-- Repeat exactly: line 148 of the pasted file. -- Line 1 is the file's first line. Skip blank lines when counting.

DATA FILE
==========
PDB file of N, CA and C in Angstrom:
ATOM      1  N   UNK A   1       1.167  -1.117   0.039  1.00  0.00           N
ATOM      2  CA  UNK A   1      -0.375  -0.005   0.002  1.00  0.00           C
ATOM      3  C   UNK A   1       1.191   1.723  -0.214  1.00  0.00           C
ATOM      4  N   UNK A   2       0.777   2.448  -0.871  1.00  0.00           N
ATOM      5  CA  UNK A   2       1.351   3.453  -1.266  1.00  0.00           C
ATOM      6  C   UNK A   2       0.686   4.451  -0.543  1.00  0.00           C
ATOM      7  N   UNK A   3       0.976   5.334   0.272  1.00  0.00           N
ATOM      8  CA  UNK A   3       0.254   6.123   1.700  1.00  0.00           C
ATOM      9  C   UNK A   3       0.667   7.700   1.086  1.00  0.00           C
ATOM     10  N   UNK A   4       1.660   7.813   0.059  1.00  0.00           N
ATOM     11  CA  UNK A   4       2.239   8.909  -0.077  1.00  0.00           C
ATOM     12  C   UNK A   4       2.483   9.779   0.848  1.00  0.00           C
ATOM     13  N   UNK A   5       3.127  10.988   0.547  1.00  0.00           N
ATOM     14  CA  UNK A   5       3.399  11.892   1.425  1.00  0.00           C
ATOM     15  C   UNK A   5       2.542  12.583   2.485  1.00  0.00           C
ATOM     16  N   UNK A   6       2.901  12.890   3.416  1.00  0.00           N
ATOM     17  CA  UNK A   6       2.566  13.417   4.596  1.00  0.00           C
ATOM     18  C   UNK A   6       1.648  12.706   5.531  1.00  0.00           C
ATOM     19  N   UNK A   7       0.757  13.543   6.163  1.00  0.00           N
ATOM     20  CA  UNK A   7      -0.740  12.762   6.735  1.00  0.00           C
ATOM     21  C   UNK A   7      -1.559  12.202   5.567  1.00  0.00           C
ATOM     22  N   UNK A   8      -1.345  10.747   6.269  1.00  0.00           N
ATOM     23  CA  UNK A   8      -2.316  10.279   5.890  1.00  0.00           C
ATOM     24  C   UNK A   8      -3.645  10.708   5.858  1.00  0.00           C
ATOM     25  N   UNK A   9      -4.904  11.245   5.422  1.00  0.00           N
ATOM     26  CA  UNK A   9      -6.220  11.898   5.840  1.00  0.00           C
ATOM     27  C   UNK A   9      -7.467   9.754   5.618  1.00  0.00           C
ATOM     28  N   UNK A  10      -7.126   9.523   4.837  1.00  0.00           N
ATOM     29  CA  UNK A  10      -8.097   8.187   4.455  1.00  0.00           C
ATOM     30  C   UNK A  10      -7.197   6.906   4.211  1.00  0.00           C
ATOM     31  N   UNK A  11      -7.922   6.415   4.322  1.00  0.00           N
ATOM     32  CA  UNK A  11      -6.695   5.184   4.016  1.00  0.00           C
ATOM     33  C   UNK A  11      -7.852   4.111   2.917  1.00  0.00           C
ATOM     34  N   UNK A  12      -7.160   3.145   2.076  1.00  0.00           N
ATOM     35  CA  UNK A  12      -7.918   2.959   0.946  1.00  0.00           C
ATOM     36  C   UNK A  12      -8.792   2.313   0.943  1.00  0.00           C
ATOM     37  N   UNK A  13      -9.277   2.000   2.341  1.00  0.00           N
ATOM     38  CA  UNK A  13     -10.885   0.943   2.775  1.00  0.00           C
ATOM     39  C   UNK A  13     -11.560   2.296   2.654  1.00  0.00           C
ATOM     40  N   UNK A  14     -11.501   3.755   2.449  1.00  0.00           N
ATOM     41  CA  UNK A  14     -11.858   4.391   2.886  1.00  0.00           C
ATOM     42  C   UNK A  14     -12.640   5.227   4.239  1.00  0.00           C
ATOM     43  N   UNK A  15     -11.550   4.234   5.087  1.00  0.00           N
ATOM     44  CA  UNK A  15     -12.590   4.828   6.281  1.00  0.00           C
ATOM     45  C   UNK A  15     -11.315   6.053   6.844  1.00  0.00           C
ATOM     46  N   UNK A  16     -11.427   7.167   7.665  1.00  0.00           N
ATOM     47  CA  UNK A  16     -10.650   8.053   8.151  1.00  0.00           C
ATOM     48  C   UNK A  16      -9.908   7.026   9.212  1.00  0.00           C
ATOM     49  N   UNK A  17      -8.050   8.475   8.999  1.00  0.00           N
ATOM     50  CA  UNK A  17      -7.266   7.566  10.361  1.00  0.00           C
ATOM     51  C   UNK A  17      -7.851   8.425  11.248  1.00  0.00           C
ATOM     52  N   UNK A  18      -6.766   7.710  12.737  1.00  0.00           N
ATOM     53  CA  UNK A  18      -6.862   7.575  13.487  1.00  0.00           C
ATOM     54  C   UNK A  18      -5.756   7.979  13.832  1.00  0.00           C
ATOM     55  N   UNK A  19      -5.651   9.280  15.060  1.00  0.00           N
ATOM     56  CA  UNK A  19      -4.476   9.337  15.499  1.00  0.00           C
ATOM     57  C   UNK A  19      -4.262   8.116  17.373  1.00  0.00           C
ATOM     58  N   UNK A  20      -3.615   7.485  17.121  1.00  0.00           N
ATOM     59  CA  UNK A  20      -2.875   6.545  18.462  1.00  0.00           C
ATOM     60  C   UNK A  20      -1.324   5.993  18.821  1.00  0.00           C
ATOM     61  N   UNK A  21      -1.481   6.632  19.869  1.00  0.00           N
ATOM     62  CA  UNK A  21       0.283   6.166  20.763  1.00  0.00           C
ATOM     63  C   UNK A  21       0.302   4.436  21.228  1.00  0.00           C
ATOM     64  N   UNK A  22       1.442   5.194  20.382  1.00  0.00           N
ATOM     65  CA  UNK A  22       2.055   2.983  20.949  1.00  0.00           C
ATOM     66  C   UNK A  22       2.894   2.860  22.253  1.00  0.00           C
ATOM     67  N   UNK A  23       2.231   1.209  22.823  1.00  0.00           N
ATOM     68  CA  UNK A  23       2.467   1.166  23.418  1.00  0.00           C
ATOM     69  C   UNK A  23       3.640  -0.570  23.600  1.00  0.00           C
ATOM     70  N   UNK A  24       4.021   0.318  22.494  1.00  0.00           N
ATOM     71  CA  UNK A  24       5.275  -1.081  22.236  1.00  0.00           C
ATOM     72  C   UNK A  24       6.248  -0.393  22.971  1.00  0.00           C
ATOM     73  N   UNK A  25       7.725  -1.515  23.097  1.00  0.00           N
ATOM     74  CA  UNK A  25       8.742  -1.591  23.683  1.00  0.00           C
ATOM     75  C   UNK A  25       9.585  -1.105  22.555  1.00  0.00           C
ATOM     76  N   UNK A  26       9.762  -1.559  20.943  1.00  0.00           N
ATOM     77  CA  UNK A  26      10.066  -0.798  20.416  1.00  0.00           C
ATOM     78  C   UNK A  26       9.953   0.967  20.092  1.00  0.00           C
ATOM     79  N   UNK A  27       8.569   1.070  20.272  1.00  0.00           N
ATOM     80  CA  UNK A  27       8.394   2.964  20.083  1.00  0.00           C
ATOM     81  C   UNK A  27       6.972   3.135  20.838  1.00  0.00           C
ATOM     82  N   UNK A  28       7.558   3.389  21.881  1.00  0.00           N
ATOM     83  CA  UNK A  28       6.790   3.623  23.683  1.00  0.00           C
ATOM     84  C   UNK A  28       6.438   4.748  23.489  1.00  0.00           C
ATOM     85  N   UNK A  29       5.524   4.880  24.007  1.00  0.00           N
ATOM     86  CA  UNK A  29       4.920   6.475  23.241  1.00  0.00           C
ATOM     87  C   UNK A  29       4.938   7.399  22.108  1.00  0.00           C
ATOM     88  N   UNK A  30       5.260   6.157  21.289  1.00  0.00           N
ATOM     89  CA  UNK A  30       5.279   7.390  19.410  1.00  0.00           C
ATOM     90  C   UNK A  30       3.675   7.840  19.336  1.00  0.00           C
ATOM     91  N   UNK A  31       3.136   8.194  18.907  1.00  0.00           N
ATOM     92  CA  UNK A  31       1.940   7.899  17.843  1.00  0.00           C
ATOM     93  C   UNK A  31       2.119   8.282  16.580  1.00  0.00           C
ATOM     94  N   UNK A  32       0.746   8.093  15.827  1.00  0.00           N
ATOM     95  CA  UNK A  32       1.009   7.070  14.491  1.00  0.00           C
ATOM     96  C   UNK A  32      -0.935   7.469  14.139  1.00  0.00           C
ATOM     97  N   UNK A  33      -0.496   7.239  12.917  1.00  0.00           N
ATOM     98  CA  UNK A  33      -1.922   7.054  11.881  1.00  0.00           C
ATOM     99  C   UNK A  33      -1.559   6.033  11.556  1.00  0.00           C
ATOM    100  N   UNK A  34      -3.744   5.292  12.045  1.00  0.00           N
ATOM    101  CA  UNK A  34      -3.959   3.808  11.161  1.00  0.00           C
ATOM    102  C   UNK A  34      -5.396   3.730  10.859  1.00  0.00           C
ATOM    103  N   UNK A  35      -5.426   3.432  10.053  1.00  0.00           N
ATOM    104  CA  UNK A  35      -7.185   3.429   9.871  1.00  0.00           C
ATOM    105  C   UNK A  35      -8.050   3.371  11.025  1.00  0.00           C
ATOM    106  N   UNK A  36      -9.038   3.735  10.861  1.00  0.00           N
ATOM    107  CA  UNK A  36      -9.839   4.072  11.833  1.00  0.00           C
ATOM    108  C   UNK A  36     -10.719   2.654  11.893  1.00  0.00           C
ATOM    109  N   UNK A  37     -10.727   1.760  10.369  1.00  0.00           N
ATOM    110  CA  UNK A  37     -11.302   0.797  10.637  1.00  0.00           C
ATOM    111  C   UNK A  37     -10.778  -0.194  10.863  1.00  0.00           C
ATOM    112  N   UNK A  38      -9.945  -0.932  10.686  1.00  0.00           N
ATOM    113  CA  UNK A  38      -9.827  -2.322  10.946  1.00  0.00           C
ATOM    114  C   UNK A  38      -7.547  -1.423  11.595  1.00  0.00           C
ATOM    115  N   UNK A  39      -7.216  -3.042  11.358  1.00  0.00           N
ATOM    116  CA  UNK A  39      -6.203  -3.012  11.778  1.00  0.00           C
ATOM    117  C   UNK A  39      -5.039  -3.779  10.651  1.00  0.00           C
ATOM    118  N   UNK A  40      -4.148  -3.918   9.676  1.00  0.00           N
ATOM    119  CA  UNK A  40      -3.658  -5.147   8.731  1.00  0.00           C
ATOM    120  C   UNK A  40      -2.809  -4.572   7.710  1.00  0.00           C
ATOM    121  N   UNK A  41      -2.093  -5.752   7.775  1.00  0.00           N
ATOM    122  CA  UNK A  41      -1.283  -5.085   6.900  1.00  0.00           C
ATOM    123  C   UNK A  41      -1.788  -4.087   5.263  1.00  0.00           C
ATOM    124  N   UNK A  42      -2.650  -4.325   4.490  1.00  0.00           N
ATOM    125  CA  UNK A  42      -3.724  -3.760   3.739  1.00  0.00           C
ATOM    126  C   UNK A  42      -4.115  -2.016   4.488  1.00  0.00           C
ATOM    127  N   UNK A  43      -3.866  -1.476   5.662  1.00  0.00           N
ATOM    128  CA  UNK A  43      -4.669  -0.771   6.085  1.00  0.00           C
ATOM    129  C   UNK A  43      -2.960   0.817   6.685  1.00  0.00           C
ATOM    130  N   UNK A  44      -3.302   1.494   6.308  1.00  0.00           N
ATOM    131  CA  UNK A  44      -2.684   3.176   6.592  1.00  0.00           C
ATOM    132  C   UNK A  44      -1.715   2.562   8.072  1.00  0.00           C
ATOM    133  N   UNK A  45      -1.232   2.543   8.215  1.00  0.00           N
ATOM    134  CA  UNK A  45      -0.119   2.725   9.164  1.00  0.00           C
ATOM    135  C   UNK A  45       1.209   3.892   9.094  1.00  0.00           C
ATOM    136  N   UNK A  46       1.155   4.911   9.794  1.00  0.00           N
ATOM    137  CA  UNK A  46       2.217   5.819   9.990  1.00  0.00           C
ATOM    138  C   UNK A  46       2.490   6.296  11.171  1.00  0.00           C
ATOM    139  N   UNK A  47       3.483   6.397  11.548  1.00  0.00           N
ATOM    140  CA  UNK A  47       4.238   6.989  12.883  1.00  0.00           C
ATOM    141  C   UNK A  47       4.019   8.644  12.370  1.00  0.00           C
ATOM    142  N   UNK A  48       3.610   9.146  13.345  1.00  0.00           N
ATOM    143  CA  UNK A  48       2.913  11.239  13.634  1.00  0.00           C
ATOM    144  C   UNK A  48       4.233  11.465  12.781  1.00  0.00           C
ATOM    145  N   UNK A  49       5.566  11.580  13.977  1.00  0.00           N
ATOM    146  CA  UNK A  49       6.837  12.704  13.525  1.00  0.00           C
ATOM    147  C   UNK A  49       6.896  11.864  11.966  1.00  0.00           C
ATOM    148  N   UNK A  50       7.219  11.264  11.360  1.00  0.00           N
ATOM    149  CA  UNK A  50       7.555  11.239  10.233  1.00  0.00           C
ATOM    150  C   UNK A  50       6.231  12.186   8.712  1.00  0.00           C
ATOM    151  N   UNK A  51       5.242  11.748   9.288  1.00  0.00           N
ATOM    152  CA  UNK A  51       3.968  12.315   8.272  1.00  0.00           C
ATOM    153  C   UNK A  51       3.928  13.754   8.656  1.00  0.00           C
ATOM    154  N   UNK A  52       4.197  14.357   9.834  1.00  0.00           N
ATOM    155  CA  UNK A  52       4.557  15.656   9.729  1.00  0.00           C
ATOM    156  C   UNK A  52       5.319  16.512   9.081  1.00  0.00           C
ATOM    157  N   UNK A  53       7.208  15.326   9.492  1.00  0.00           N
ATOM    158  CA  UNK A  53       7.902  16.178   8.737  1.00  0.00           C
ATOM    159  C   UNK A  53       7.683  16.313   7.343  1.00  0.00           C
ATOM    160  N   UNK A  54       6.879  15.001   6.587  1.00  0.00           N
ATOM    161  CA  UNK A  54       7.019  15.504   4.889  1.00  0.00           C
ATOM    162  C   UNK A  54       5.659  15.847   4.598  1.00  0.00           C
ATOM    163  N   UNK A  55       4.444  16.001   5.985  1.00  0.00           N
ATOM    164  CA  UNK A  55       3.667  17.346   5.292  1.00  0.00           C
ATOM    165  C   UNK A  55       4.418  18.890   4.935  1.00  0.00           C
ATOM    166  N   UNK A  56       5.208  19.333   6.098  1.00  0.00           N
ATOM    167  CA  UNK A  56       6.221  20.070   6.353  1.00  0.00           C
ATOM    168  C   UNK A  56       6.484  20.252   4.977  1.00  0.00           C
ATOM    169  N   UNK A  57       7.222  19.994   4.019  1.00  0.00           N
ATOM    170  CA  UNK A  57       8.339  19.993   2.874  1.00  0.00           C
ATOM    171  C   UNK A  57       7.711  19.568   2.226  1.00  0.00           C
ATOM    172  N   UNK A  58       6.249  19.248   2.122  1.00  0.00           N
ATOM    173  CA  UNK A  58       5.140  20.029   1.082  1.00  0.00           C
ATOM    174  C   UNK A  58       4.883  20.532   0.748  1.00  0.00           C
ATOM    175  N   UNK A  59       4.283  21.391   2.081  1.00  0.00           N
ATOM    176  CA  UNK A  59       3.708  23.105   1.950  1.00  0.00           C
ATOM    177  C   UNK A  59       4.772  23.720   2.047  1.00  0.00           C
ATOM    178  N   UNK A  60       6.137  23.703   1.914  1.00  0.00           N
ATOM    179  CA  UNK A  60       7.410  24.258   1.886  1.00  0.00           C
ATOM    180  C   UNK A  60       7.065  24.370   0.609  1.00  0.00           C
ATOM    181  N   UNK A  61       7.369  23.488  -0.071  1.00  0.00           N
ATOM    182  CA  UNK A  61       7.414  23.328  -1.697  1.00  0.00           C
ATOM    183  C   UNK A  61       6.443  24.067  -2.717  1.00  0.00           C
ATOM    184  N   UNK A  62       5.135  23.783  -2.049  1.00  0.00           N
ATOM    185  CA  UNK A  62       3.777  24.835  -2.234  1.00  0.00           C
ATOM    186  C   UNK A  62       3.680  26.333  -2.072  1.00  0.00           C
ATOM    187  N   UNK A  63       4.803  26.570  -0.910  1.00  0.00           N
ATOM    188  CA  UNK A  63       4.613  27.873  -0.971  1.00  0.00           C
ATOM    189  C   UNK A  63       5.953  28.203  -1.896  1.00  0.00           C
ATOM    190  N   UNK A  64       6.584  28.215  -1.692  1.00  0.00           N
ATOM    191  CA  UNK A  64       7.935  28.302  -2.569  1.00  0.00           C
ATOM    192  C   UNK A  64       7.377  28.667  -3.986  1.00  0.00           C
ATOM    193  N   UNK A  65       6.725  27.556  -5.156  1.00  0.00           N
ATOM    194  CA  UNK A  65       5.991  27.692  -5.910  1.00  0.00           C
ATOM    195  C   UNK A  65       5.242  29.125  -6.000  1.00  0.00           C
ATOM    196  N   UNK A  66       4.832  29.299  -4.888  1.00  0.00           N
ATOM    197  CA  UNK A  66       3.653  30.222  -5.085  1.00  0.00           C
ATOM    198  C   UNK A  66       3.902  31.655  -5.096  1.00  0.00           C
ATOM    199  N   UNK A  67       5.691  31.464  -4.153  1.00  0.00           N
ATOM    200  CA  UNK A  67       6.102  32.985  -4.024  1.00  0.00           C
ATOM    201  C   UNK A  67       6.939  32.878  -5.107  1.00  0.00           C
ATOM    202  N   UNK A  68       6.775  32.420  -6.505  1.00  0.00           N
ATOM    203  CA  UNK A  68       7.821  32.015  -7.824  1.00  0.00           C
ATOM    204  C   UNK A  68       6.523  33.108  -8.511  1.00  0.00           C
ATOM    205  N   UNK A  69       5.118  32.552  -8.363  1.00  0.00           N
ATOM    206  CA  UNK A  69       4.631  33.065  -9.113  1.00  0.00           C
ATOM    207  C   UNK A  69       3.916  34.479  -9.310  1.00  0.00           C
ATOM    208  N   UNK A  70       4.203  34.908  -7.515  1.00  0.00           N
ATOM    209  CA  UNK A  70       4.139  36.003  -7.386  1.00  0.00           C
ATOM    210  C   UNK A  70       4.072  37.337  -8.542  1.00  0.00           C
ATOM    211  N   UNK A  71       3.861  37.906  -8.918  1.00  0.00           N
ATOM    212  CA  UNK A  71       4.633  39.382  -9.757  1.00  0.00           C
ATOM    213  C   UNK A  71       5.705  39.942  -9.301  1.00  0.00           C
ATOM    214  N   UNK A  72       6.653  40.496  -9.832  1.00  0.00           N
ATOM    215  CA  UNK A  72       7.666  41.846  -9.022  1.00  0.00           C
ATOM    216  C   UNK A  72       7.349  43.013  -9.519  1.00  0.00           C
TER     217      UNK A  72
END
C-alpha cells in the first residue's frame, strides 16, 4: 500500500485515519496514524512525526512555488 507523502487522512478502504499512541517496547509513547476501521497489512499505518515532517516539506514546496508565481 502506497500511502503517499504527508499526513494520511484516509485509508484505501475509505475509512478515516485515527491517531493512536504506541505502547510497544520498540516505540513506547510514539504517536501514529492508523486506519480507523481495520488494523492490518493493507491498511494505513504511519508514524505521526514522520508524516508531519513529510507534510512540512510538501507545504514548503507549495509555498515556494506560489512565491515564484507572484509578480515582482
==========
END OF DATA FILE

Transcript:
ATOM    147  C   UNK A  49       6.896  11.864  11.966  1.00  0.00           C